Have You Updated Your Personal Development Plan For 2011?
This is a good way to do some serious self-reflecting. It will help you identify and pinpoint your internal and external strengths and weaknesses. Most importantly, it will help you prioritize your projects for the rest of the year and plan for the direction you’d like your career/life to go in 2012.
To make sure this happens mid-year (and that’s now), you will want to do two things.
Deal with your resistance to planning
Maybe you don’t have extra time now to devote to planning for your future. It’s summer, the weather is nice and family vacations are taking up your time and energy. It may seem better to do a task like this several months from now when there is less going on so you can do the best job possible.
Failing to plan now can leave you without clear direction three months from now and before you know it, Christmas will have come and gone and you won’t have made any progress towards your career or personal goals. Time will inevitably pass and by taking a proactive approach you can put yourself in the driver’s seat to take charge of your life and career.
Set time aside this week
Make room in your week for working on this. Commit to spending one to two hours on it. Sometimes just getting started gets your momentum going and motivates you to continue and finish. Better yet, getting started now may reveal some key planning or action items you need to take care of this month so you can be that much closer to where you want to be two months from now.
How should you get started if you haven’t ever created a personal development plan?
Business school and Executive Management/Leadership training taught me about the SWOT method. SWOT stands for strengths, weaknesses, opportunities, and threats. You can use SWOT as a framework for building your career strategy. Here’s what to consider:
Internal positive aspects are under your control and you can capitalize on them in planning for your career/life goals. These would include:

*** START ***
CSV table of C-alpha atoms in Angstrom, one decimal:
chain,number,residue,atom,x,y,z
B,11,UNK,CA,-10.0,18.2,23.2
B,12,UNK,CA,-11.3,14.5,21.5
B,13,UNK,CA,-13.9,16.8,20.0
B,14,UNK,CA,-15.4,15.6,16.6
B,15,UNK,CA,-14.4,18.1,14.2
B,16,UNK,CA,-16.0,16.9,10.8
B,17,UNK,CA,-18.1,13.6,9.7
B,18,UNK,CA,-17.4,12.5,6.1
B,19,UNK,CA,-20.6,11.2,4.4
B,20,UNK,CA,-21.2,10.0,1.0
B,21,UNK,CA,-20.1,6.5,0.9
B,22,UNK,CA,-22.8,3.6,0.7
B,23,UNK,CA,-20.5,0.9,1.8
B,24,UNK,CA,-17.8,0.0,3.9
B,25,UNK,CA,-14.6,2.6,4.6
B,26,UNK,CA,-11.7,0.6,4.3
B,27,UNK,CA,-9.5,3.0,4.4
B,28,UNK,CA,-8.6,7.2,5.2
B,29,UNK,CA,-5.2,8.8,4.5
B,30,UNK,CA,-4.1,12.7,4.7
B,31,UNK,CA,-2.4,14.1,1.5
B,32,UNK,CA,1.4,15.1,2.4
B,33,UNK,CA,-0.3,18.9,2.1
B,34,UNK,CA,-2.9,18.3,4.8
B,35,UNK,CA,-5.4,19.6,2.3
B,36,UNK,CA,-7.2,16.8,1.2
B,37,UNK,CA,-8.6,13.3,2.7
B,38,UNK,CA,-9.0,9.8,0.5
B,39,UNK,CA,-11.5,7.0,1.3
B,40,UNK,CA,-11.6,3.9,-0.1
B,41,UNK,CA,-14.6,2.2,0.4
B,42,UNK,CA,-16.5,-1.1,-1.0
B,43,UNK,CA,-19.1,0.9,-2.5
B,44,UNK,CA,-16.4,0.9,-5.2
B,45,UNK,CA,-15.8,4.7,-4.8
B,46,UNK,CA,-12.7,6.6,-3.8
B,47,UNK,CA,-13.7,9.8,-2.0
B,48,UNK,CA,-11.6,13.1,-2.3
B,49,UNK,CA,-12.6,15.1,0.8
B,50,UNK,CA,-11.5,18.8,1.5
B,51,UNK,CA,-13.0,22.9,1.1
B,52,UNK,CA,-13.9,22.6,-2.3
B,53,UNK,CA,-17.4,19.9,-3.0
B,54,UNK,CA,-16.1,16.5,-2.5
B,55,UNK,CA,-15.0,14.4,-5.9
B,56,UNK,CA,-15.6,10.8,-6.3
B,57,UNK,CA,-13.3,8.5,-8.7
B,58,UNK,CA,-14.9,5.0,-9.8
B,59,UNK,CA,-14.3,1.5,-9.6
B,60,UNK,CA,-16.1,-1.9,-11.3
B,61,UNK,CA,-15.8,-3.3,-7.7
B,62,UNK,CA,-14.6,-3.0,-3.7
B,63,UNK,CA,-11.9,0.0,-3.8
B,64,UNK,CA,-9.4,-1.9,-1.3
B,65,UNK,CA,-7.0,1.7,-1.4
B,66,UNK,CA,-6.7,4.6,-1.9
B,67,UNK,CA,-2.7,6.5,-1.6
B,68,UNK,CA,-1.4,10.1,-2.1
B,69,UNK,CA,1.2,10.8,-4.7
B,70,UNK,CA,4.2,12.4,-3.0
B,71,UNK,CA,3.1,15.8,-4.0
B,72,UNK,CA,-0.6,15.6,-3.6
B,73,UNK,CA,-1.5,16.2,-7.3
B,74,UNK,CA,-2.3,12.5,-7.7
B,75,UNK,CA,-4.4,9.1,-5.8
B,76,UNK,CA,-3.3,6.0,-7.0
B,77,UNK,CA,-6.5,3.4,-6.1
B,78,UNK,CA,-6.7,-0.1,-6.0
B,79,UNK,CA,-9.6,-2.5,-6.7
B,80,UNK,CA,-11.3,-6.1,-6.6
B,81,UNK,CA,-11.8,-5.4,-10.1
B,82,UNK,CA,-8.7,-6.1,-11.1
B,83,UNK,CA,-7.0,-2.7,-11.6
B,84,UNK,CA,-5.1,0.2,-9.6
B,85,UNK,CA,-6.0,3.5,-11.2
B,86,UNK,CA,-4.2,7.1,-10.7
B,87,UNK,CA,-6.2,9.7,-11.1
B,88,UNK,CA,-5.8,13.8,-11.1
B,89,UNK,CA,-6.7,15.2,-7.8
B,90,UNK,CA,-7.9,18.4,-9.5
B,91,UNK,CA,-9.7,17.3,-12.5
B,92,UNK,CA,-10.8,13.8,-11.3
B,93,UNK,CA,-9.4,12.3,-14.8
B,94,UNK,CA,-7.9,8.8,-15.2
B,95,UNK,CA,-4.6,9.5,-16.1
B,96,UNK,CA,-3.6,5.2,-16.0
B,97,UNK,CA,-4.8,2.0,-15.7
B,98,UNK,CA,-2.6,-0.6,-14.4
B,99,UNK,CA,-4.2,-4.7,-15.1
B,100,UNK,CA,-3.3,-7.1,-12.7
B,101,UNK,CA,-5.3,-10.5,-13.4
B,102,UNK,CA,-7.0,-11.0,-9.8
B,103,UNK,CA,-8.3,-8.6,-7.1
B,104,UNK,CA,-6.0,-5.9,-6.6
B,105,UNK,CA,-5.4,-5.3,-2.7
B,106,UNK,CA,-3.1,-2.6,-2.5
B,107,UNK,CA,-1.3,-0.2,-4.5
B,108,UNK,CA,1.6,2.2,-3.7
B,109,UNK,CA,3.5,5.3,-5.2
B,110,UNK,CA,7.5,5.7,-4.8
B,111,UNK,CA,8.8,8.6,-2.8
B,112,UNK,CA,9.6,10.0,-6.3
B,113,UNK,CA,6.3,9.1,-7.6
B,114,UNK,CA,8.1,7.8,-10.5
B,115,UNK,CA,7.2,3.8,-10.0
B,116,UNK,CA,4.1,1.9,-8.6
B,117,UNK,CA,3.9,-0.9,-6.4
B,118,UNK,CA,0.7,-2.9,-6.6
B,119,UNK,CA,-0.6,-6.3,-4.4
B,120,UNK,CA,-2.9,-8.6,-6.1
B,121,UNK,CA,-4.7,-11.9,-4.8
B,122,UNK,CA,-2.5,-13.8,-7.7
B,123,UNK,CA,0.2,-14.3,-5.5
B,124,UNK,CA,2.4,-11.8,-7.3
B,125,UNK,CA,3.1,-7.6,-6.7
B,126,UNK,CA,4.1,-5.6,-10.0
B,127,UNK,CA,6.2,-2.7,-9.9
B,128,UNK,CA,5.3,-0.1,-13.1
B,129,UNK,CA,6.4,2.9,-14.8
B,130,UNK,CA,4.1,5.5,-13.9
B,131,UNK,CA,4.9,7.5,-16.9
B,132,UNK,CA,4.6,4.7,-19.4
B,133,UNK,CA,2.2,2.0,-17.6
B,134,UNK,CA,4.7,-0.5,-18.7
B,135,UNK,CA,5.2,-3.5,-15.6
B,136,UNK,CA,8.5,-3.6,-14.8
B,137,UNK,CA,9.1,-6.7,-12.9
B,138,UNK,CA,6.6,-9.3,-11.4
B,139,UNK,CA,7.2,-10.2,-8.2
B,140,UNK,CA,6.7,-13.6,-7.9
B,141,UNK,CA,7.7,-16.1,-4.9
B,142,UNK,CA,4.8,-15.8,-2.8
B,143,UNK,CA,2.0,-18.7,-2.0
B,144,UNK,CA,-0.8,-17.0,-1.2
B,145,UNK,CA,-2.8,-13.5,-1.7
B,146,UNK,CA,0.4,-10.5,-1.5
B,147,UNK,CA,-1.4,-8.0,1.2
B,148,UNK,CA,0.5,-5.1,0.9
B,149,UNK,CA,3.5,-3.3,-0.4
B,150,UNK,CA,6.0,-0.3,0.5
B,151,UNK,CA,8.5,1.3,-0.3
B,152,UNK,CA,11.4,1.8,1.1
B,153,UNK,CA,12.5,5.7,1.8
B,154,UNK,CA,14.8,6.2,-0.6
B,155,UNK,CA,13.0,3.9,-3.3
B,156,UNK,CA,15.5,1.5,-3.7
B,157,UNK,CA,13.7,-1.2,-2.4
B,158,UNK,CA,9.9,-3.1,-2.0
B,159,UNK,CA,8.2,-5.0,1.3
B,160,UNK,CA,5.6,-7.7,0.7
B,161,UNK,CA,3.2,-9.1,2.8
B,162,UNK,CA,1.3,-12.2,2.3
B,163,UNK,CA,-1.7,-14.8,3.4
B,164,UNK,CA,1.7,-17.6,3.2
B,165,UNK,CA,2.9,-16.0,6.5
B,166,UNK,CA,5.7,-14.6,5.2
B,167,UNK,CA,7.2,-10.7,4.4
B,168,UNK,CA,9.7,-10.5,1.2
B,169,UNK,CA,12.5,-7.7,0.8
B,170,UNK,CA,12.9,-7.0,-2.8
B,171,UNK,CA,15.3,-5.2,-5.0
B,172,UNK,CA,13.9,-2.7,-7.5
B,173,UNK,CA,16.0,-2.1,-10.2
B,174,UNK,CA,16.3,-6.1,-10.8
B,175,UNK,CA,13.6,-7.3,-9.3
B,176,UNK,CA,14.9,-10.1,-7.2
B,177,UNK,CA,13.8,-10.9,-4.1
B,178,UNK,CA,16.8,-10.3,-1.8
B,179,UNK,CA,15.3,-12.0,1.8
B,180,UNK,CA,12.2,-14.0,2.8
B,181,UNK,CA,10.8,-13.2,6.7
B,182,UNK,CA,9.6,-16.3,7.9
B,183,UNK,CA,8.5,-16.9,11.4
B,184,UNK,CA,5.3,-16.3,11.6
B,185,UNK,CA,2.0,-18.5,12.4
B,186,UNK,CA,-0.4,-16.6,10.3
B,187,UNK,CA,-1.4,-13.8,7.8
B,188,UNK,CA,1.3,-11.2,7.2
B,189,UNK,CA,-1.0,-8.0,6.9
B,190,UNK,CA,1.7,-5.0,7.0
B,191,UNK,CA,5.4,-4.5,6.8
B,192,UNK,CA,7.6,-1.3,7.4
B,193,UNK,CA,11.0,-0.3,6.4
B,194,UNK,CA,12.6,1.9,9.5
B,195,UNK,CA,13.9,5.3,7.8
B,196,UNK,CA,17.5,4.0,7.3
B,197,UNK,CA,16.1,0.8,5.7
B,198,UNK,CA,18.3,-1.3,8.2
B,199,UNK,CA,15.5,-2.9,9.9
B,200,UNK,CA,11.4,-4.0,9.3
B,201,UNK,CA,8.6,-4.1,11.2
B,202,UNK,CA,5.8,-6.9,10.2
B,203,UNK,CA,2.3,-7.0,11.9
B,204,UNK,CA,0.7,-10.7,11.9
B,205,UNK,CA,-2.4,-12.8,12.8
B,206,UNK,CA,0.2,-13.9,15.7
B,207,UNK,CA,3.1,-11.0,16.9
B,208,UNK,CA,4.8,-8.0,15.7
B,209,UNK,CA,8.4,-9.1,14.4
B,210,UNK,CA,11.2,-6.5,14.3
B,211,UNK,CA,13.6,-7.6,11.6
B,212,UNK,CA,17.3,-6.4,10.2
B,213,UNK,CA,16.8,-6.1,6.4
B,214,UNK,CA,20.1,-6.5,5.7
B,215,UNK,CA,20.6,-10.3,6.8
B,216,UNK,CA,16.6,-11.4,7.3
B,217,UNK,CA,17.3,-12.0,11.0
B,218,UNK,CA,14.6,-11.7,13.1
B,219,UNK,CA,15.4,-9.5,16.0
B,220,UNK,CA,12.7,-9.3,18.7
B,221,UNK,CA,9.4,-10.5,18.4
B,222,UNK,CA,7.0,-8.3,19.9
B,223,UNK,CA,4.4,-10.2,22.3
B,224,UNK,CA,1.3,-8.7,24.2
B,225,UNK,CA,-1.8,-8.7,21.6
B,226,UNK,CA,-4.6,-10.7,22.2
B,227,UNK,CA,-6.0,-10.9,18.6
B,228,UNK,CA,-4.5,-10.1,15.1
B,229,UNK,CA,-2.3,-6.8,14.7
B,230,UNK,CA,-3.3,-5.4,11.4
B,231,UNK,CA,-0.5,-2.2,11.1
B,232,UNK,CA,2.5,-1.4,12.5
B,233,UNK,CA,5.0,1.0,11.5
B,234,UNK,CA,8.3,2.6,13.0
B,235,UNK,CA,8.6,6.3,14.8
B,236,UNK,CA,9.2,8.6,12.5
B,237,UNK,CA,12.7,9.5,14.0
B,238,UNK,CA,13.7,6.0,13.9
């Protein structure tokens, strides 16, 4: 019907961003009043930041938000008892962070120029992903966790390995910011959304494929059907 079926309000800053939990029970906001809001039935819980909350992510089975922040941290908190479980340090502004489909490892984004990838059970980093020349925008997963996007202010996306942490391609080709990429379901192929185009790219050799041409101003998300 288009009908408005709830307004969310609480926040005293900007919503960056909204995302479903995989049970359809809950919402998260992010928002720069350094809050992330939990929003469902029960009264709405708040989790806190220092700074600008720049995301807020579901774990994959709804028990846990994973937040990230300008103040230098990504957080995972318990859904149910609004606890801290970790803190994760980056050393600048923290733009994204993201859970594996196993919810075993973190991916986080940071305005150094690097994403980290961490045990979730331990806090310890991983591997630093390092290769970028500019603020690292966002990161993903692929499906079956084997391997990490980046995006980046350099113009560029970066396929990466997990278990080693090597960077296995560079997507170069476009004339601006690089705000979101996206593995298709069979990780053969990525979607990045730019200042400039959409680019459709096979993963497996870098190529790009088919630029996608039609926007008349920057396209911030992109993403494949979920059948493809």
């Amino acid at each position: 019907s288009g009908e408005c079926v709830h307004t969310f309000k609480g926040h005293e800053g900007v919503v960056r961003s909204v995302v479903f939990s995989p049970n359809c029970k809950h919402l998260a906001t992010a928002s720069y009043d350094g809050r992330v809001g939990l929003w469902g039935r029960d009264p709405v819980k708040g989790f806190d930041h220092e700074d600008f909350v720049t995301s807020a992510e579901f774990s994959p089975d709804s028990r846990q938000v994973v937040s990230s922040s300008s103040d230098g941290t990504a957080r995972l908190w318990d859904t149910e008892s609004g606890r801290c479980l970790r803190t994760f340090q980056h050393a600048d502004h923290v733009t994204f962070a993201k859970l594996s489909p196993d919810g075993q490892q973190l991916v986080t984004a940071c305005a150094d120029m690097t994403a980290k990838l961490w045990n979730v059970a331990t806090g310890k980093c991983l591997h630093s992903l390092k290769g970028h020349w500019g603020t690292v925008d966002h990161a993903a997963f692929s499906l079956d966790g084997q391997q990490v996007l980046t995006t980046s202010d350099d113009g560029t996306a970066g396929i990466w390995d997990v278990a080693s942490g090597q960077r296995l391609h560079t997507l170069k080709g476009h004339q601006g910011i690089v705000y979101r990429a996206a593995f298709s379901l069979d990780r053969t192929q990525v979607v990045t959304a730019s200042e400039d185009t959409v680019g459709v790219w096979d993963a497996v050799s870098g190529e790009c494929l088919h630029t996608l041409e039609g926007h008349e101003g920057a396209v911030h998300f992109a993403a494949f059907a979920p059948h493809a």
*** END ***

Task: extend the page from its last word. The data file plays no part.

- Work experience
- Education, including value-added features like certifications, etc.
- Strong technical knowledge within your field (e.g. hardware, software, programming languages)
- Specific transferable skills (e.g., communication, teamwork, leadership skills)
- Personal characteristics (e.g., strong work ethic, self-discipline, ability to work under pressure, creativity, optimism, or a high level of energy)
Internal negative aspects that are under your control and that you may plan to improve could include:
- Lack of work experience in correct field
- Wrong career choice
- Weak networking skills
- Negative personal characteristics (e.g., poor work ethic, lack of discipline, lack of motivation, indecisiveness, shyness, too emotional)
Positive external conditions that you do not control but of which you can plan to take advantage. These may include:
- Positive trends in your field that will create more jobs (e.g., growth, globalization, technological advances)
- Your personal network and mentors
Negative external conditions that you do not control but the effect of which you may be able to lessen. These include:
- Negative trends in your field that diminish jobs (downsizing, obsolescence)
- Obstacles in your way
- Limited advancement in your field because advancement is cut-throat and competitive
- Limited professional development opportunities in your field
Your key task here is to set specific timetables and deadlines for yourself. Plan to get started this week.